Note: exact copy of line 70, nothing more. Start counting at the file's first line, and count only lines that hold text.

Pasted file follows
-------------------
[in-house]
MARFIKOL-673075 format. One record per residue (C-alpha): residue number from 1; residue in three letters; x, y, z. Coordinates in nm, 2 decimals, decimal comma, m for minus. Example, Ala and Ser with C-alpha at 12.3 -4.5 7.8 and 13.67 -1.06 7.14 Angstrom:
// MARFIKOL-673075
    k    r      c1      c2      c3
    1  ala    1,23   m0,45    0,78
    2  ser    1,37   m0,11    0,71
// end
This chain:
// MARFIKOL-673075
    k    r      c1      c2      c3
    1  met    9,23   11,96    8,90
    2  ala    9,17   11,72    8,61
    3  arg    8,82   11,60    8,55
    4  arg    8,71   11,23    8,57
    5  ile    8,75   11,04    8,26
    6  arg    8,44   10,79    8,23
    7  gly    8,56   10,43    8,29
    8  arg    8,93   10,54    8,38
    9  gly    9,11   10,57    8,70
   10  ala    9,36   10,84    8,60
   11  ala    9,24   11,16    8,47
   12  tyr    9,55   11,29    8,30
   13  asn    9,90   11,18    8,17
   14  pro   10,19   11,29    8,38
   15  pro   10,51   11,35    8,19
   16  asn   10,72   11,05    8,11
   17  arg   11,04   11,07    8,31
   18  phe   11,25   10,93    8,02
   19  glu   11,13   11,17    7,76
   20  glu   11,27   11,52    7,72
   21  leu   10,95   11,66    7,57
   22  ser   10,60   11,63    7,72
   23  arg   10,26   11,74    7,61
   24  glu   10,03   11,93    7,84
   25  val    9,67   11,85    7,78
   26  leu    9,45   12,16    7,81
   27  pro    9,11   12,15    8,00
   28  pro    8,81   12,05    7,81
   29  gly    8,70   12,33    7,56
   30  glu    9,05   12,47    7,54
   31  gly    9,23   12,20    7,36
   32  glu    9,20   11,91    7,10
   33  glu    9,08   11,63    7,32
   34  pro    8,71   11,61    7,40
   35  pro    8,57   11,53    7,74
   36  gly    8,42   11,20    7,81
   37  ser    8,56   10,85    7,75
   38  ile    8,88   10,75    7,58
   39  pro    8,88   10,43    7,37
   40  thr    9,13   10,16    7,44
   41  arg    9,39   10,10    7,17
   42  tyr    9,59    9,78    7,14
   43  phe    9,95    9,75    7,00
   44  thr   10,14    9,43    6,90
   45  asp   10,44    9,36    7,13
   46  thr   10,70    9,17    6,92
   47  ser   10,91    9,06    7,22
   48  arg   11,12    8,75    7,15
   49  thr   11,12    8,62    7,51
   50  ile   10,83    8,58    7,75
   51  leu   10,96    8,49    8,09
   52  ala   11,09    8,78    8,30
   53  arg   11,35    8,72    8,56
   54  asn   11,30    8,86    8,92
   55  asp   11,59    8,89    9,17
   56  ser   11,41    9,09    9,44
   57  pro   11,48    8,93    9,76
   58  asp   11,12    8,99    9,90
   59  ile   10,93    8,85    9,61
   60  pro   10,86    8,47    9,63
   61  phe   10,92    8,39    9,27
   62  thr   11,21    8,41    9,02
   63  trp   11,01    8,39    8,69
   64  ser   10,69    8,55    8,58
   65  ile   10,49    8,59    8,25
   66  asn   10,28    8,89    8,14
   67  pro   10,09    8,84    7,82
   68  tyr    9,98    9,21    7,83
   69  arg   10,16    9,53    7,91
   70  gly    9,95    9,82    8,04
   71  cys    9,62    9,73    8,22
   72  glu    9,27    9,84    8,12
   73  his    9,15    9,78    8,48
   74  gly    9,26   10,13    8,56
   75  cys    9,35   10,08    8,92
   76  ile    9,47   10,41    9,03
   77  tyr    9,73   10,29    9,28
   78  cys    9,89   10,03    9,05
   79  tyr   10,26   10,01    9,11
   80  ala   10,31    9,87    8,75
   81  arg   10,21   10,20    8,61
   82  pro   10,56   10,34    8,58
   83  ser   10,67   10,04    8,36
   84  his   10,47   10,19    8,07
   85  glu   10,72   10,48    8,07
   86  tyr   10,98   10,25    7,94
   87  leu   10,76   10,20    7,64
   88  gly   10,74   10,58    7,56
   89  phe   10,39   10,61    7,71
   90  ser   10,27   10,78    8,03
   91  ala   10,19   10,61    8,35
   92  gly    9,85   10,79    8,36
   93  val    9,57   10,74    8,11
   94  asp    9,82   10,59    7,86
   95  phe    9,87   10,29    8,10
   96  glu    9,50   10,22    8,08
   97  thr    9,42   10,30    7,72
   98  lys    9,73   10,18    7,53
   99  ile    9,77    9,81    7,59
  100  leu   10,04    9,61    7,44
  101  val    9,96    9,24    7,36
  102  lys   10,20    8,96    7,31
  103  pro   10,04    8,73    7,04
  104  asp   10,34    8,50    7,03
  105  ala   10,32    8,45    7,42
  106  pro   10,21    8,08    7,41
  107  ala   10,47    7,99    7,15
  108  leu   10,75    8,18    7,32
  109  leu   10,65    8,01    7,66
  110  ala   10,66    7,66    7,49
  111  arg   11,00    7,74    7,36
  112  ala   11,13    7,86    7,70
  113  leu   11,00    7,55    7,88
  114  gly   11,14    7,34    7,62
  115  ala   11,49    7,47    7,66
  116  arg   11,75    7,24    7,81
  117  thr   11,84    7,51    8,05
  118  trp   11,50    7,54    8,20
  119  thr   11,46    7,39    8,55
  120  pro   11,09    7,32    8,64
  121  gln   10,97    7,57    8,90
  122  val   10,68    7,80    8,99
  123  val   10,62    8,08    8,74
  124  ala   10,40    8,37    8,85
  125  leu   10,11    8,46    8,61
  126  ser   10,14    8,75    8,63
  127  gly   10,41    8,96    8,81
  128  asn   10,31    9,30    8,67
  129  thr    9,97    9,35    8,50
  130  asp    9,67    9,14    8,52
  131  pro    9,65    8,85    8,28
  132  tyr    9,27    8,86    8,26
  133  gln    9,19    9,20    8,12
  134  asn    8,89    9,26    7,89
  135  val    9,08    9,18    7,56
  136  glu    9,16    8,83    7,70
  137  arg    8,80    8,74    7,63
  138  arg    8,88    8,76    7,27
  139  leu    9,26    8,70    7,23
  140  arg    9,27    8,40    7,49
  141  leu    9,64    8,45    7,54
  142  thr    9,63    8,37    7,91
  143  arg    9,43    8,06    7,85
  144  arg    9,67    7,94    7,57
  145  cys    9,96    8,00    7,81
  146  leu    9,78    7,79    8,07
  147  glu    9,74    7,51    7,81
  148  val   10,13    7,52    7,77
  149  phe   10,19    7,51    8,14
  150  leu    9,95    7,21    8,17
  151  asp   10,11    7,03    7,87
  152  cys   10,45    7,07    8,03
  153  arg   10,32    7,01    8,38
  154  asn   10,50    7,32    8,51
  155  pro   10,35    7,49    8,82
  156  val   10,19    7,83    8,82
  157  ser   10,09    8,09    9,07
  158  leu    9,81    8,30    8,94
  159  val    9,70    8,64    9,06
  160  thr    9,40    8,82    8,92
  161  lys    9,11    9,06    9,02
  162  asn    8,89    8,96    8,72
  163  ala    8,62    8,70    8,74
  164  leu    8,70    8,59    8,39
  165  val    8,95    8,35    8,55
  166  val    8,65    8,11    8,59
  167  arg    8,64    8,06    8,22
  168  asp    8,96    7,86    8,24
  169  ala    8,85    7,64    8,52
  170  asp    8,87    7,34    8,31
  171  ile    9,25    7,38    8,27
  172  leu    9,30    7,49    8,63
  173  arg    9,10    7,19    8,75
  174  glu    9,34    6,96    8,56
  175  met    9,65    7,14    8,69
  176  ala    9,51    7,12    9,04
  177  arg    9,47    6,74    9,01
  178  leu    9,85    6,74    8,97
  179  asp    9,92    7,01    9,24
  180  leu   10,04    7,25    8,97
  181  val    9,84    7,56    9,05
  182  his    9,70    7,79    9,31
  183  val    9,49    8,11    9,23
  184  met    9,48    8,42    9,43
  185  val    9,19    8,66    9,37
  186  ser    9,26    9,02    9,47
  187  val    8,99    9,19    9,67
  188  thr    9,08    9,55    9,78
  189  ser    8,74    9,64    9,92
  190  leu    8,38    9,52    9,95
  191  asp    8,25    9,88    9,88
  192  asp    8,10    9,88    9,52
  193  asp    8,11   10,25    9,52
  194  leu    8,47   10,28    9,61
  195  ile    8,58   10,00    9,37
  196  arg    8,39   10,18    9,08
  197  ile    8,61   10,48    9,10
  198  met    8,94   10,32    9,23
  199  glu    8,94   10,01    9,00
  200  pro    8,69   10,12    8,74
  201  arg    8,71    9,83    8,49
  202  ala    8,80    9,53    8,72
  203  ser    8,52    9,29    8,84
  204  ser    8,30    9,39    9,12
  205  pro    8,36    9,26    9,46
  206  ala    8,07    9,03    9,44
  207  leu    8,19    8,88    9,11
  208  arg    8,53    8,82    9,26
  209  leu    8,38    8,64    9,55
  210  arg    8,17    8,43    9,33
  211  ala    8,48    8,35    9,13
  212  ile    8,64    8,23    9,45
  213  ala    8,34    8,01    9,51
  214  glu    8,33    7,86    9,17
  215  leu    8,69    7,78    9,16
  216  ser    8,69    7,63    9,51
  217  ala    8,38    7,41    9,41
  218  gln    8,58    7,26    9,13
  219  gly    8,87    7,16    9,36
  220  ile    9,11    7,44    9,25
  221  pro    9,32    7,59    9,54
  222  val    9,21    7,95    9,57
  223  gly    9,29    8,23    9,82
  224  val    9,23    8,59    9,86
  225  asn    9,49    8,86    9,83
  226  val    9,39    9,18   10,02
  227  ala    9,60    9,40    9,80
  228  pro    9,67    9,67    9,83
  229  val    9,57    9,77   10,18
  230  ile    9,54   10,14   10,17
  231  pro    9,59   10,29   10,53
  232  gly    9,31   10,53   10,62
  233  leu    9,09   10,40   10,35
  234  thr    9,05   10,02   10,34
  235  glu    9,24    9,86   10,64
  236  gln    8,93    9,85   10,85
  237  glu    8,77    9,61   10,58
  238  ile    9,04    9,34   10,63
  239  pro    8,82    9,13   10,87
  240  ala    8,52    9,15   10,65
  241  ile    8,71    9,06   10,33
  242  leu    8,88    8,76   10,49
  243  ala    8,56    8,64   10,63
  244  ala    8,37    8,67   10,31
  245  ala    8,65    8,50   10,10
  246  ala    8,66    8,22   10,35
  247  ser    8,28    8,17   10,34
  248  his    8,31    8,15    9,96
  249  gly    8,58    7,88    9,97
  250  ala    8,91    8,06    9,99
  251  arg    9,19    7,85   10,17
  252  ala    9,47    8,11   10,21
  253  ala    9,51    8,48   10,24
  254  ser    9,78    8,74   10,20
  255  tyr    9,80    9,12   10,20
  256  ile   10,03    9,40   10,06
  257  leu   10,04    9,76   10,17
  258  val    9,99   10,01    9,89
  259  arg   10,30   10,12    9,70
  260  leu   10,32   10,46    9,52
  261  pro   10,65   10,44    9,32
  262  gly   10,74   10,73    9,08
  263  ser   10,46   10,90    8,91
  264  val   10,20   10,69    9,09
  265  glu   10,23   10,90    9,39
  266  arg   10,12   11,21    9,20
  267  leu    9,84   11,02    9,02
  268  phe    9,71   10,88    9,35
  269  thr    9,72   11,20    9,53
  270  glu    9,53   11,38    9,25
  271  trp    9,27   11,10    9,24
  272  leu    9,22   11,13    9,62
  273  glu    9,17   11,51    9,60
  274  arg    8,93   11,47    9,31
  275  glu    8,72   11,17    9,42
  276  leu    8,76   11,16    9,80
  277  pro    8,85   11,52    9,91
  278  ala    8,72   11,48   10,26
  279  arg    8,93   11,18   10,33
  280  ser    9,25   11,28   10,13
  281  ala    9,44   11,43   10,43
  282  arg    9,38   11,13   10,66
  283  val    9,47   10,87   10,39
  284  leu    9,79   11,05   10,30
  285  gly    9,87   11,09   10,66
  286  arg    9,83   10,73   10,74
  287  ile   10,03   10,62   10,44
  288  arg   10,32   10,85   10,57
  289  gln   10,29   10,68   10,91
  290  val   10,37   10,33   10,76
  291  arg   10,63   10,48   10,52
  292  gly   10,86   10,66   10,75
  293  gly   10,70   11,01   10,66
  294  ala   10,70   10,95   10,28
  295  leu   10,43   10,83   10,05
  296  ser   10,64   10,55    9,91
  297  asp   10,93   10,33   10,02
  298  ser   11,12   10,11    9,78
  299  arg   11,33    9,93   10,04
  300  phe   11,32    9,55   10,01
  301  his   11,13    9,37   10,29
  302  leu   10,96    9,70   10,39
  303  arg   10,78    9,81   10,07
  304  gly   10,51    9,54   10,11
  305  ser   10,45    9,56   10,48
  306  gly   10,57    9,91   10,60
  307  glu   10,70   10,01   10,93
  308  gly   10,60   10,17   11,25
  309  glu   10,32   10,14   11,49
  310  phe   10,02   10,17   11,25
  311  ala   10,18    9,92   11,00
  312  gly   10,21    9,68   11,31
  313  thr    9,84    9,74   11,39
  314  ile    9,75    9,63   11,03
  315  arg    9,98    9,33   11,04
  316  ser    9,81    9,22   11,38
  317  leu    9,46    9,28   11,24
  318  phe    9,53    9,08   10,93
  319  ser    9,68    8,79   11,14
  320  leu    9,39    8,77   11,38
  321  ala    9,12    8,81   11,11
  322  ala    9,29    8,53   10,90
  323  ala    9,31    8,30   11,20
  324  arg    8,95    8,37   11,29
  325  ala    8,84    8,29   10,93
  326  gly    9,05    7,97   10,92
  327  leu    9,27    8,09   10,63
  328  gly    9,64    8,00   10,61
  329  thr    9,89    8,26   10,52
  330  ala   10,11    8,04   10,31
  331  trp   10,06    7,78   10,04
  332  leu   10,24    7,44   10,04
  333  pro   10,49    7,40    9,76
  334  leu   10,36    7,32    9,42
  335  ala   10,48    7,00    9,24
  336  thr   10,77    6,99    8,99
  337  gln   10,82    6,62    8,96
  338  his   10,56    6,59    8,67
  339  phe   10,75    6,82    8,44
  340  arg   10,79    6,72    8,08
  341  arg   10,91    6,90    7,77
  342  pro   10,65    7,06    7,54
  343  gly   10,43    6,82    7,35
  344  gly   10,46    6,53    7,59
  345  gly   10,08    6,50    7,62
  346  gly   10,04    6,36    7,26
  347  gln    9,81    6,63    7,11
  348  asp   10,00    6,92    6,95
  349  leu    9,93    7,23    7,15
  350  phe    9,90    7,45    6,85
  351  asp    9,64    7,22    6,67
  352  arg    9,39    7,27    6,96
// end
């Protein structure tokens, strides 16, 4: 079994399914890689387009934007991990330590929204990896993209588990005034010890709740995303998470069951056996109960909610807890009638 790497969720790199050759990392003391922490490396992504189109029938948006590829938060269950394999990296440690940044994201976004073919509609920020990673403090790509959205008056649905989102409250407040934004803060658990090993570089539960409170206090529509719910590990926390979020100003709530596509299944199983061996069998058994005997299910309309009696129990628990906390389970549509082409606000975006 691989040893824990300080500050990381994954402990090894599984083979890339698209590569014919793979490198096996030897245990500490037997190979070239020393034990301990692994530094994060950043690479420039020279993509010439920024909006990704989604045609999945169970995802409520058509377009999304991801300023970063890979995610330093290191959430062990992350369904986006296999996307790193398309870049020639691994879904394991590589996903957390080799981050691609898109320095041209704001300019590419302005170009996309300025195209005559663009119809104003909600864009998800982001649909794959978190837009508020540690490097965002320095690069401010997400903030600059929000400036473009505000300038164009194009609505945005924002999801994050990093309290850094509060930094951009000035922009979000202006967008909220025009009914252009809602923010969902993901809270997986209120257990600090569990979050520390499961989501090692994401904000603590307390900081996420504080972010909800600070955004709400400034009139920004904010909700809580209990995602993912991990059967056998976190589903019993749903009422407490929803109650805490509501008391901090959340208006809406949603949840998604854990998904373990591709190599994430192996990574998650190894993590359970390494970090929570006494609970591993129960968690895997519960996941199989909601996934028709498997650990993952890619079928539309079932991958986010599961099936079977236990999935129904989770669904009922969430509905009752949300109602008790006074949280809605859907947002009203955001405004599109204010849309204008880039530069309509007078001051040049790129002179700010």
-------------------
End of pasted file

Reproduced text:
   60  pro   10,86    8,47    9,63